In doing so, let’s first remember what the Versace Mansion is: a single-family home. Numerous attempts have been made to make it something more than just a residence (ranging from a restaurant to an ultra-luxe boutique hotel), and those attempts have all failed (as noted by the South Florida Business Journal in this insightful article). In addition, zoning codes in this area of Miami Beach do not permit high rises, so the value of the land is rather limited in terms of a development perspective. That leaves us with a single-family home.

Let’s consider the location of that home. The Mansion, at 1116 Ocean Drive, is located in a very busy area of Miami Beach, where there would hardly be any significant degree of separation between the owner(s) of the Mansion (surely a “1%-er,” in the new financial parlance) from the remaining 99%. The music nearly always blares and the action is nearly always robust on this part of the beach, to state it politely. When the new buyer of A-Rod’s residence paid $30 million, he knew he’d be living in privacy and exclusivity alongside A-list celebrities and business titans. In the case of the Versace Mansion, the owner would be more likely to interact with intoxicated college kids on spring break than with Matt Damon or a hedge fund manager.

Now, how about those numbers? In general, a sale price of $41.5 million for a single-family home in Miami would have been completely unheard of it if occurred 1.5-2 years ago. But this is M-I-A-M-I, where the words “white hot” are once again used to describe the luxury real estate marketplace (not just the basketball team).

This is because within the last 2 years, the ultra-wealthy have decided Miami is hip again (or more likely, that its ultra-luxury real estate is a safe haven for their cash). As such, the Miami market has seen 6 sales of single-family homes – not including the Versace Mansion – occur above $16 million within the most recent 2-year period. This includes 2 sales at $30 million (42 La Gorce Circle and A-Rod’s former estate at 4358 North Bay Road), one sale at $38.4 million (14 Indian Creek Drive) and the all-time price record of $47 million for 3 Indian Creek Drive. While these sales occurred in Miami’s toniest areas, where privacy and exclusivity are the top priorities, only one of them exceeded the Versace price. That makes Versace – with all of the comparative downsides listed above – Number 2 All-Time.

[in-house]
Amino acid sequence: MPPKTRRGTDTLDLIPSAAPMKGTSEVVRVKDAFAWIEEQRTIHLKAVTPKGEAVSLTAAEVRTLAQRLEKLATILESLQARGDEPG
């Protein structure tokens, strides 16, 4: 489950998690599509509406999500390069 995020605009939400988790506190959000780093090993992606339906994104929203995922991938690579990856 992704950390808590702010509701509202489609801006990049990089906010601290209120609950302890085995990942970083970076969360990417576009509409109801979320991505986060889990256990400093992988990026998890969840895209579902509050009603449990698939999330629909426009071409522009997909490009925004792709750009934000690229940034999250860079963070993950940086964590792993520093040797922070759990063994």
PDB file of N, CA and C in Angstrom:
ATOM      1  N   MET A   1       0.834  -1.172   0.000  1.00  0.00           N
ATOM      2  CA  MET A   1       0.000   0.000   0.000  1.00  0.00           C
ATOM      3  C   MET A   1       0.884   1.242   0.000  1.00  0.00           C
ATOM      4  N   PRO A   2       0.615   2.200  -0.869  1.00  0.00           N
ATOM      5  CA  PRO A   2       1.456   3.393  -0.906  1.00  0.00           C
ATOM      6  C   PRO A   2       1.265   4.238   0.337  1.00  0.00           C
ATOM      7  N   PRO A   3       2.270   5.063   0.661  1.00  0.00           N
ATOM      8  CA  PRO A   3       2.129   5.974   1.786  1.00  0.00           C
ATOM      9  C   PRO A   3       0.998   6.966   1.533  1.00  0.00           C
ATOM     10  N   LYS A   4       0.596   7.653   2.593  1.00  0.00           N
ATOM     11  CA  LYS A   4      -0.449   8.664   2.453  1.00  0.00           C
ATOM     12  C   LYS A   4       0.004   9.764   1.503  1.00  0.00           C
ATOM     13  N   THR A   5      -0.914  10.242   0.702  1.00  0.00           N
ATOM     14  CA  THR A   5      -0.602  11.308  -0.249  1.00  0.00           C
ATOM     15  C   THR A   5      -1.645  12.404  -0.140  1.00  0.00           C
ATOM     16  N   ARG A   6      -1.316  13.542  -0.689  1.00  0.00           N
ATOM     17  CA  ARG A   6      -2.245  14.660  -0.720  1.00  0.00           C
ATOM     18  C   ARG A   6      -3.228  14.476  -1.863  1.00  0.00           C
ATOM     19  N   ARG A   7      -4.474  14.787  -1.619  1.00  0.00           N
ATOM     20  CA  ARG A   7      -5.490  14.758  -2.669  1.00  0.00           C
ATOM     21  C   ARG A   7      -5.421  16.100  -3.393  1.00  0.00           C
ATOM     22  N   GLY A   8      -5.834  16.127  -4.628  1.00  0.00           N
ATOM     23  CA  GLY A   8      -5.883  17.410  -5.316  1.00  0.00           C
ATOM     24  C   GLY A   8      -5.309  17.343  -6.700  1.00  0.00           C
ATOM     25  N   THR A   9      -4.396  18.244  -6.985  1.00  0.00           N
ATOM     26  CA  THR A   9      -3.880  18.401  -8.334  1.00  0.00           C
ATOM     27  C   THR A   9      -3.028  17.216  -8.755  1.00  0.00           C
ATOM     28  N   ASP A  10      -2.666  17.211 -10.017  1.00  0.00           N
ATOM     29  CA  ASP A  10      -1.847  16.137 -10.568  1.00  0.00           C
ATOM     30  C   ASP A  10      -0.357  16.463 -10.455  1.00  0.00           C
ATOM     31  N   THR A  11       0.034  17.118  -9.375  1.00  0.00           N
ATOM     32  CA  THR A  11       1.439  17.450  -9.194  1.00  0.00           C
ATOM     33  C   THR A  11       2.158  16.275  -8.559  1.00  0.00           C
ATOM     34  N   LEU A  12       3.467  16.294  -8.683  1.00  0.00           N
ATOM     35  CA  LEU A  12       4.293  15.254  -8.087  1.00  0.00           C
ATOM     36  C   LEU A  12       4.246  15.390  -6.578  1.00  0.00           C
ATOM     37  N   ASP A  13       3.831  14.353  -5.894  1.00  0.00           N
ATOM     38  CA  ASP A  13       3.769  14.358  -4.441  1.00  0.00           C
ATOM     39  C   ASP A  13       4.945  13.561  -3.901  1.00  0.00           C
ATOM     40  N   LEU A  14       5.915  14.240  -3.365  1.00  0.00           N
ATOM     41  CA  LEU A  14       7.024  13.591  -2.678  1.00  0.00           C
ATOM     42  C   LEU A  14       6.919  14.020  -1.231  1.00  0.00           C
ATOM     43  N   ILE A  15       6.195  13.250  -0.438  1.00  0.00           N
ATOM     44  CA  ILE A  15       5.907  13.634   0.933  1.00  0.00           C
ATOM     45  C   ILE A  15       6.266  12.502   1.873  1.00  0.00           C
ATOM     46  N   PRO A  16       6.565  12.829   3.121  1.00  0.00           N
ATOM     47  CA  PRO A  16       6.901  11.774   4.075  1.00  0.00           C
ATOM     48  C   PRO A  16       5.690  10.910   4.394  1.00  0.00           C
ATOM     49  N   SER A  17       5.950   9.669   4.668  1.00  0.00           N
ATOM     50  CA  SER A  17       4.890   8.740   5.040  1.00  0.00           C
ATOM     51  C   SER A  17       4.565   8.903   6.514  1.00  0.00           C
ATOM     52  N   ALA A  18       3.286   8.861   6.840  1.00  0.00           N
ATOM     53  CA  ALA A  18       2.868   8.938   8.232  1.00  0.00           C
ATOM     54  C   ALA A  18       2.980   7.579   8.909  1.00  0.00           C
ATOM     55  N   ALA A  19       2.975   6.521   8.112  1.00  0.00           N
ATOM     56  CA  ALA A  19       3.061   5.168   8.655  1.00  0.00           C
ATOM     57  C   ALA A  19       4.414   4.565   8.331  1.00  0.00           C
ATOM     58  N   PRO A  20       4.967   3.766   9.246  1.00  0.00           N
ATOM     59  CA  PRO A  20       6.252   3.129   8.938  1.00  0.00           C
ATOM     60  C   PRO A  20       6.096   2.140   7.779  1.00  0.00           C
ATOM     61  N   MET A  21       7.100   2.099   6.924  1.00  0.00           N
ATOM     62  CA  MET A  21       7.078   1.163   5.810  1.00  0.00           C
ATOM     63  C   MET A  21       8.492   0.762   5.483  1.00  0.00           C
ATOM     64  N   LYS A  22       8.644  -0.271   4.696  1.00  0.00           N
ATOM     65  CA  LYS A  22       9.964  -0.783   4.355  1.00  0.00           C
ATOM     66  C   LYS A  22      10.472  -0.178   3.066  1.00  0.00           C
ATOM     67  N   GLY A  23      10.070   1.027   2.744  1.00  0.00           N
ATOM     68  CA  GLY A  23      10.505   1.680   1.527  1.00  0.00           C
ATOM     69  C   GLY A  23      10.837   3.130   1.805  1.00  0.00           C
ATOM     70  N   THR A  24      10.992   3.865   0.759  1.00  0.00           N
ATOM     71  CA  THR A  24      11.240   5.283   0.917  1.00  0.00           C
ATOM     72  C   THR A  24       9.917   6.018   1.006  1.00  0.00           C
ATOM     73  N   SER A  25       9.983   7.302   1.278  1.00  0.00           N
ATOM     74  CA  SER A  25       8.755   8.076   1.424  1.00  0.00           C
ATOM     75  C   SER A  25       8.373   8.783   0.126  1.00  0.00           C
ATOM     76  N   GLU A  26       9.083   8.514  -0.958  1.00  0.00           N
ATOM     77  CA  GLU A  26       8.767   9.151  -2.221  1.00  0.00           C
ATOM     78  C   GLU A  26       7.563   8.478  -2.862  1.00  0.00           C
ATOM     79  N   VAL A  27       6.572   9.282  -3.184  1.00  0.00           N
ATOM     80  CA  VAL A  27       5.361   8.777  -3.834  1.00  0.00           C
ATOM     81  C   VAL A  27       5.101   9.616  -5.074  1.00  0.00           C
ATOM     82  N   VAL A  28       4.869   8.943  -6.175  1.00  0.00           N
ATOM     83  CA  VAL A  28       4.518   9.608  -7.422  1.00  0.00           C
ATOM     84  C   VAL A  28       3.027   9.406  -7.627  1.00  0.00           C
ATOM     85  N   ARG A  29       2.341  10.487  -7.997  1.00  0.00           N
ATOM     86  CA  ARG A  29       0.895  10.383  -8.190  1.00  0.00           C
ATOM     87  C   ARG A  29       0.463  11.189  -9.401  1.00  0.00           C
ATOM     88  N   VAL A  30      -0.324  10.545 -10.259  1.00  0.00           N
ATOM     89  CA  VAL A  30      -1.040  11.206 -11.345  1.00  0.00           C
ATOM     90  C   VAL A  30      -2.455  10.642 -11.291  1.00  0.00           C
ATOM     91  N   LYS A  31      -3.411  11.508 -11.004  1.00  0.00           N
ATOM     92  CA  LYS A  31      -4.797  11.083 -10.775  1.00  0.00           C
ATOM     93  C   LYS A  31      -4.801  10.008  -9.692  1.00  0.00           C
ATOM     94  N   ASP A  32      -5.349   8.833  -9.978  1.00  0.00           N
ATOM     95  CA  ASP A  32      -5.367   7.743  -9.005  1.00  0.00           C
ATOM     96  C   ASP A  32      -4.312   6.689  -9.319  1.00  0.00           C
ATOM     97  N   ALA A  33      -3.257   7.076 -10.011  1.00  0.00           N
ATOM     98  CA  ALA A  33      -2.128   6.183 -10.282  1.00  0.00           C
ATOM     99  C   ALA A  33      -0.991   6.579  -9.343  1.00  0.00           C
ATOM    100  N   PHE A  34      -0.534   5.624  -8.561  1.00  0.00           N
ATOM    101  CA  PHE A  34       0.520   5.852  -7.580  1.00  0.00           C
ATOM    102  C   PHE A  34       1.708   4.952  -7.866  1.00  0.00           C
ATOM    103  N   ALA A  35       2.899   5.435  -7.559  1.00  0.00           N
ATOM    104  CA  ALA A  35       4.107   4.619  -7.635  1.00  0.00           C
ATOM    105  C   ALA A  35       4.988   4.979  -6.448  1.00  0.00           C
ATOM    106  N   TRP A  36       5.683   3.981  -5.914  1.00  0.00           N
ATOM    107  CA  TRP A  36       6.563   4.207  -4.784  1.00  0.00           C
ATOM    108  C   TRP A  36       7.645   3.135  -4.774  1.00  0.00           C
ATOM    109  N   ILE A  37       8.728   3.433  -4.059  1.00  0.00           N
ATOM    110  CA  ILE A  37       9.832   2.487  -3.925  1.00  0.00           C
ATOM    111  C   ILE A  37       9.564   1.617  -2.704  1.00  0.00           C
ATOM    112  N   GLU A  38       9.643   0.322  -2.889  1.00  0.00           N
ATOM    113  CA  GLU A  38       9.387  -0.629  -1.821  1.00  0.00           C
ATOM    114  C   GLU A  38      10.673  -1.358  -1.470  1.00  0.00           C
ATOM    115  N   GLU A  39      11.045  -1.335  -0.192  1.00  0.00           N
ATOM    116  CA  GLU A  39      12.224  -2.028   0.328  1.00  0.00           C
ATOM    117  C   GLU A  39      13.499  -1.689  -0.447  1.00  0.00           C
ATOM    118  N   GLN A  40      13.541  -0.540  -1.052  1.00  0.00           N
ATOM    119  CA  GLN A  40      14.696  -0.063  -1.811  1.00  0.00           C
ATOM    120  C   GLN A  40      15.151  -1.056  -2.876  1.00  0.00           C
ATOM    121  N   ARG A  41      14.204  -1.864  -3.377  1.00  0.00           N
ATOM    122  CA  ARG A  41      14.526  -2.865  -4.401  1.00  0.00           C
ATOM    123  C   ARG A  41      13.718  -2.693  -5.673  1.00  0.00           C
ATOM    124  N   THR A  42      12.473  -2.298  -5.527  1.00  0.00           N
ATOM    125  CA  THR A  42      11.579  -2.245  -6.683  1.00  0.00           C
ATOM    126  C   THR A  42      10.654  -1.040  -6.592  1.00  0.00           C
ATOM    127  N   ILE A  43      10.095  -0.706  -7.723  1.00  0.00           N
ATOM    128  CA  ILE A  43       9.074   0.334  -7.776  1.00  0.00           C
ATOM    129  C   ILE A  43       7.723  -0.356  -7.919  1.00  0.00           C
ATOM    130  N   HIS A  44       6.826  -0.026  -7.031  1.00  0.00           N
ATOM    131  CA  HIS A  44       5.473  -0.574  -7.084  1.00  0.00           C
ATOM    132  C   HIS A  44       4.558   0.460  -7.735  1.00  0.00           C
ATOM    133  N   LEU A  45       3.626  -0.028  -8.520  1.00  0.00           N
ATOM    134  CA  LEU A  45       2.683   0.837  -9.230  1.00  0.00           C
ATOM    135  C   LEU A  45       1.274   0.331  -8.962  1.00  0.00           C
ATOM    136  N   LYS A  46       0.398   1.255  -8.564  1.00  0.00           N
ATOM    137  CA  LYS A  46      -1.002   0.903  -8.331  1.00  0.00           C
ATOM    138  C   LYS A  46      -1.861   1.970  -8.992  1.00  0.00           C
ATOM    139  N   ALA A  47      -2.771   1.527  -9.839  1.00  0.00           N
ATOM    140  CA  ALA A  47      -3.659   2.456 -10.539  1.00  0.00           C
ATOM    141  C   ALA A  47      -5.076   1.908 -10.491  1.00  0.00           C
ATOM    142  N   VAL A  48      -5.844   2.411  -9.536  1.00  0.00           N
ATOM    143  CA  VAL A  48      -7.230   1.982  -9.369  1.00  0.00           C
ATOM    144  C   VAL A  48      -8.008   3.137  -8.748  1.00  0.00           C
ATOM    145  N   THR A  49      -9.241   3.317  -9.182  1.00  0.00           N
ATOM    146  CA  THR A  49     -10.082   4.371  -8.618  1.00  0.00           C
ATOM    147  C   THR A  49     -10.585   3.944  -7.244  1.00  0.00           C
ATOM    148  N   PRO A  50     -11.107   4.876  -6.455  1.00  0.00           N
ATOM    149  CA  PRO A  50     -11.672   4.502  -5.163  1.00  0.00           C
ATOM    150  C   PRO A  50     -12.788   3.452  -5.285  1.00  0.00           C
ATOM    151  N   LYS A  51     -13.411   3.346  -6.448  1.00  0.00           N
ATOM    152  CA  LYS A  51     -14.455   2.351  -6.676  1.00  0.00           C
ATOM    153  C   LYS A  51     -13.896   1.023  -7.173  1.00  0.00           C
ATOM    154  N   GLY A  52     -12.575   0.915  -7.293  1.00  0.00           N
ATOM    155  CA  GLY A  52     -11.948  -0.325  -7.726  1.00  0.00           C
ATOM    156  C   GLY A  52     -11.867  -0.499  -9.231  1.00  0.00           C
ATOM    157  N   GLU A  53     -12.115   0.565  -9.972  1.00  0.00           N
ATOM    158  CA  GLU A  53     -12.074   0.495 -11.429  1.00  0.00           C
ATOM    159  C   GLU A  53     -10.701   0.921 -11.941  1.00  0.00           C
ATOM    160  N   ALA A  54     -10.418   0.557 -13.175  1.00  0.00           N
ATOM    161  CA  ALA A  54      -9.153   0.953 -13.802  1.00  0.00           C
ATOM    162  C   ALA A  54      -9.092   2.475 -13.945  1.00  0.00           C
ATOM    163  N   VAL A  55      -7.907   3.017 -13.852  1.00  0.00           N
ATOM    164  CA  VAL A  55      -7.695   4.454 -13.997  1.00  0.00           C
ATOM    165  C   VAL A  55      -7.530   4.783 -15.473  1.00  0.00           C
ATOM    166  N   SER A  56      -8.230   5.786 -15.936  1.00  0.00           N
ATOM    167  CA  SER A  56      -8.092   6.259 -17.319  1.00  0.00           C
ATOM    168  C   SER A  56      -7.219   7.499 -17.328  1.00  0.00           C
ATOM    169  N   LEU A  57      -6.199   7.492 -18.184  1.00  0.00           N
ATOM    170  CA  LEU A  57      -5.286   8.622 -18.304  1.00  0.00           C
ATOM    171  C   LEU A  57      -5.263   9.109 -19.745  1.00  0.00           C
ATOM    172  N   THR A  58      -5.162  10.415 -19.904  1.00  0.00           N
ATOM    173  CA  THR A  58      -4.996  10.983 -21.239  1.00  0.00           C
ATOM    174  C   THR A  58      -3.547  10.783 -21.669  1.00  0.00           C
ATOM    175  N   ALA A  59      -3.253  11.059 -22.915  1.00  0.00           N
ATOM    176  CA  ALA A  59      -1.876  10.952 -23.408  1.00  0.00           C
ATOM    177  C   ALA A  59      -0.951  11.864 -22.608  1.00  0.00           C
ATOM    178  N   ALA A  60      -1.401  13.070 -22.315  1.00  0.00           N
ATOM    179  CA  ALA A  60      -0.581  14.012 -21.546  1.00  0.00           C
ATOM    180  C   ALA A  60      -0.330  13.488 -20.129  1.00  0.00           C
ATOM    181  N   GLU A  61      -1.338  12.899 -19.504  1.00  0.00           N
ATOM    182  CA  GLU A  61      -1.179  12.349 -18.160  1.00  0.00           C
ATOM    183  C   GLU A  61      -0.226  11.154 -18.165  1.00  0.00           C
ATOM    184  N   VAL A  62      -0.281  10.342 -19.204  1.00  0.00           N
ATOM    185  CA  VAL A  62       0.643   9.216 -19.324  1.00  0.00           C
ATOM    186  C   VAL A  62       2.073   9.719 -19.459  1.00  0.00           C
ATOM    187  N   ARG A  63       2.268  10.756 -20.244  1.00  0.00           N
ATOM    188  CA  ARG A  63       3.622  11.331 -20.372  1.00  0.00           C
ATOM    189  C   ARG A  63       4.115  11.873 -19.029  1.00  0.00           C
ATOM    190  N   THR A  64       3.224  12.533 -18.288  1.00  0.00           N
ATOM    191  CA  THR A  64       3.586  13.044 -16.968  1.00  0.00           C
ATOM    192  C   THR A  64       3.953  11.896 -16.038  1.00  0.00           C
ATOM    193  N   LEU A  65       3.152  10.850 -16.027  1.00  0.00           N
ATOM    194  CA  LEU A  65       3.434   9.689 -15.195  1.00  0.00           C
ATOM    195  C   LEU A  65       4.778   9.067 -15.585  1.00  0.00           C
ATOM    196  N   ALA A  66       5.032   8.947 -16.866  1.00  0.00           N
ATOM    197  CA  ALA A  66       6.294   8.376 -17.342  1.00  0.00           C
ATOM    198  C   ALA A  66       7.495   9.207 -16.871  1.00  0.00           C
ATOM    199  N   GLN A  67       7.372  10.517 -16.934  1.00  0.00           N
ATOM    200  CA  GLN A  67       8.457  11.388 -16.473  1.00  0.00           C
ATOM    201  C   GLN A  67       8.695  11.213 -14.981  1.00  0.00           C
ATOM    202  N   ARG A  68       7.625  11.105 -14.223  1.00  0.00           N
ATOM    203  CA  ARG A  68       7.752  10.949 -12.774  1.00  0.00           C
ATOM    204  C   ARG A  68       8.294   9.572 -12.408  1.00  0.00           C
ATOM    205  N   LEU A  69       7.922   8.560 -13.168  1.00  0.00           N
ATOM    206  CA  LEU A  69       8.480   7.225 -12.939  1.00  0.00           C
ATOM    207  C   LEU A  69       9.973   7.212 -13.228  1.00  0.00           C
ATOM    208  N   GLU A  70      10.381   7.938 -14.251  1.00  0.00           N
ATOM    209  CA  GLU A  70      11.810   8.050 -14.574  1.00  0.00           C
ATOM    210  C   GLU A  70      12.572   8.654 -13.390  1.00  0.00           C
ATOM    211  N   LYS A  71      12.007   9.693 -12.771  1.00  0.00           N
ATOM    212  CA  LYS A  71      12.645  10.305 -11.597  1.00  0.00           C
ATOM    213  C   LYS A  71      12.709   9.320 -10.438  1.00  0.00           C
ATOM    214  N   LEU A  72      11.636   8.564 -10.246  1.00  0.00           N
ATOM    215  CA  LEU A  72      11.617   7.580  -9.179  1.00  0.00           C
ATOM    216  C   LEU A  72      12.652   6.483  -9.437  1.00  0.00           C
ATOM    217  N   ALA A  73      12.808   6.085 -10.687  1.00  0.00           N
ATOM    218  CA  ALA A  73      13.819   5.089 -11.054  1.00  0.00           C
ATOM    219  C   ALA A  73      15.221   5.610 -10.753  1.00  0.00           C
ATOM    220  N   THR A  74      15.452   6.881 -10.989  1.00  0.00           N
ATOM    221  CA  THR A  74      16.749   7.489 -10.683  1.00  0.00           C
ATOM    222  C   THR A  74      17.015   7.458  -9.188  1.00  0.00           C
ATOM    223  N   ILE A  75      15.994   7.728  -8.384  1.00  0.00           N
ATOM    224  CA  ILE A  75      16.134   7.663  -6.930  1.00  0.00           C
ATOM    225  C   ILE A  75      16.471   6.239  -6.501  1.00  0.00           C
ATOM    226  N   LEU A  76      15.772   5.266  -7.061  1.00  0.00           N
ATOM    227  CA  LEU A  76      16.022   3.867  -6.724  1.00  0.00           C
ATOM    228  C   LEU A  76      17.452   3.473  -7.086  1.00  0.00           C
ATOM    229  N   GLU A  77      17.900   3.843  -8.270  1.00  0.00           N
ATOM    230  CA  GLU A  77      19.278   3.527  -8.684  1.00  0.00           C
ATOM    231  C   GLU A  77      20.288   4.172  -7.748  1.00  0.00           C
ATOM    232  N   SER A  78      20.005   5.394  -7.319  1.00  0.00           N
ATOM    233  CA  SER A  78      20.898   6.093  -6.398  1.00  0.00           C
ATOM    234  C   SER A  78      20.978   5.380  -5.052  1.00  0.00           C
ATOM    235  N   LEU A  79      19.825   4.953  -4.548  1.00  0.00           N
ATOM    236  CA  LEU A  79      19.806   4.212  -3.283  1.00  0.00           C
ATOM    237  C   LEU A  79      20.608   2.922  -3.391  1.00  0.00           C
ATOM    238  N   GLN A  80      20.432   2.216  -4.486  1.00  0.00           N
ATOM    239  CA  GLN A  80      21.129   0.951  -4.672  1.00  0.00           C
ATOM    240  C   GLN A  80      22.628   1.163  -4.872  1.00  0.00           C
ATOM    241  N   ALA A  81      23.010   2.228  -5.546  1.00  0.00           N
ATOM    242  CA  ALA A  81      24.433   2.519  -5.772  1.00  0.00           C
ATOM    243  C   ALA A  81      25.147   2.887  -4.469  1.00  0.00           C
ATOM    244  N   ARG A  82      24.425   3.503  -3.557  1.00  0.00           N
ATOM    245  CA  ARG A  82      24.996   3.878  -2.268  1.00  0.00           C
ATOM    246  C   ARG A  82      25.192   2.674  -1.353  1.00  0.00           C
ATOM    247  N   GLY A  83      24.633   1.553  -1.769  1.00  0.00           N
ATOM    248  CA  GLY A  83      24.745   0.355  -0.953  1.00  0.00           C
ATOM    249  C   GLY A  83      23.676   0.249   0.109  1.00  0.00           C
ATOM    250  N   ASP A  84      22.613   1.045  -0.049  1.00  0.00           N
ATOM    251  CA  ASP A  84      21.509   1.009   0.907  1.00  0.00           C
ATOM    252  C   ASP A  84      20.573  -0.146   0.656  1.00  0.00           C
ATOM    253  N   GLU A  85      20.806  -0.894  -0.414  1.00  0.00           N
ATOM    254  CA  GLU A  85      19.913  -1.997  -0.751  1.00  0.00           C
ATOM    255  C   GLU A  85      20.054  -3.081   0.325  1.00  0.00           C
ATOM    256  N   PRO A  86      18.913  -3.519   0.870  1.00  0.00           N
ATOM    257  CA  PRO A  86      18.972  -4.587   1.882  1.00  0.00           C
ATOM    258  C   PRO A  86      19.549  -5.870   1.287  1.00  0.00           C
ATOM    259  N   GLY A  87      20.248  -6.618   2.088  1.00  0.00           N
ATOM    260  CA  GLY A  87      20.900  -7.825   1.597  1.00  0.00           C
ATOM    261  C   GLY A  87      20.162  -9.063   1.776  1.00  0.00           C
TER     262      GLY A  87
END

As a TV pitchman would say, “But wait, there’s more.” In addition to ranking 2nd all-time in gross sale price, the Versace Mansion also placed 2nd on the more telling price-per-square-foot (“ppsf” or “psf”) basis, when compared to the 6 illustrious properties listed above. The Mansion achieved a value of $1,768.82 psf. On this per-square-foot basis, it was only beaten by 14 Indian Creek, which clocked in at $2,159.12 psf. (Note: These calculations assume all square footage measurements in the Multiple Listing Service and County tax records are accurate).

In summary, the Versace Mansion auction sale ranked as Miami’s 2nd-highest single-family-home sale of all time on a gross sales basis, and 2nd on a price-per-square-foot basis as compared to the highest priced single-family home sales within the past 2 years. It achieved all of this while being smack-dab in the middle of one of Miami Beach’s busiest, noisiest and most publicly trafficked areas.

Not exactly a discount from this perspective, is it?

1 Comments on “Demystifying (Most of) the Versace Mansion Auction”

  1. Pingback: Clank! The Curious Case of the Failed Michael Jordan Auction(s) | luxegavel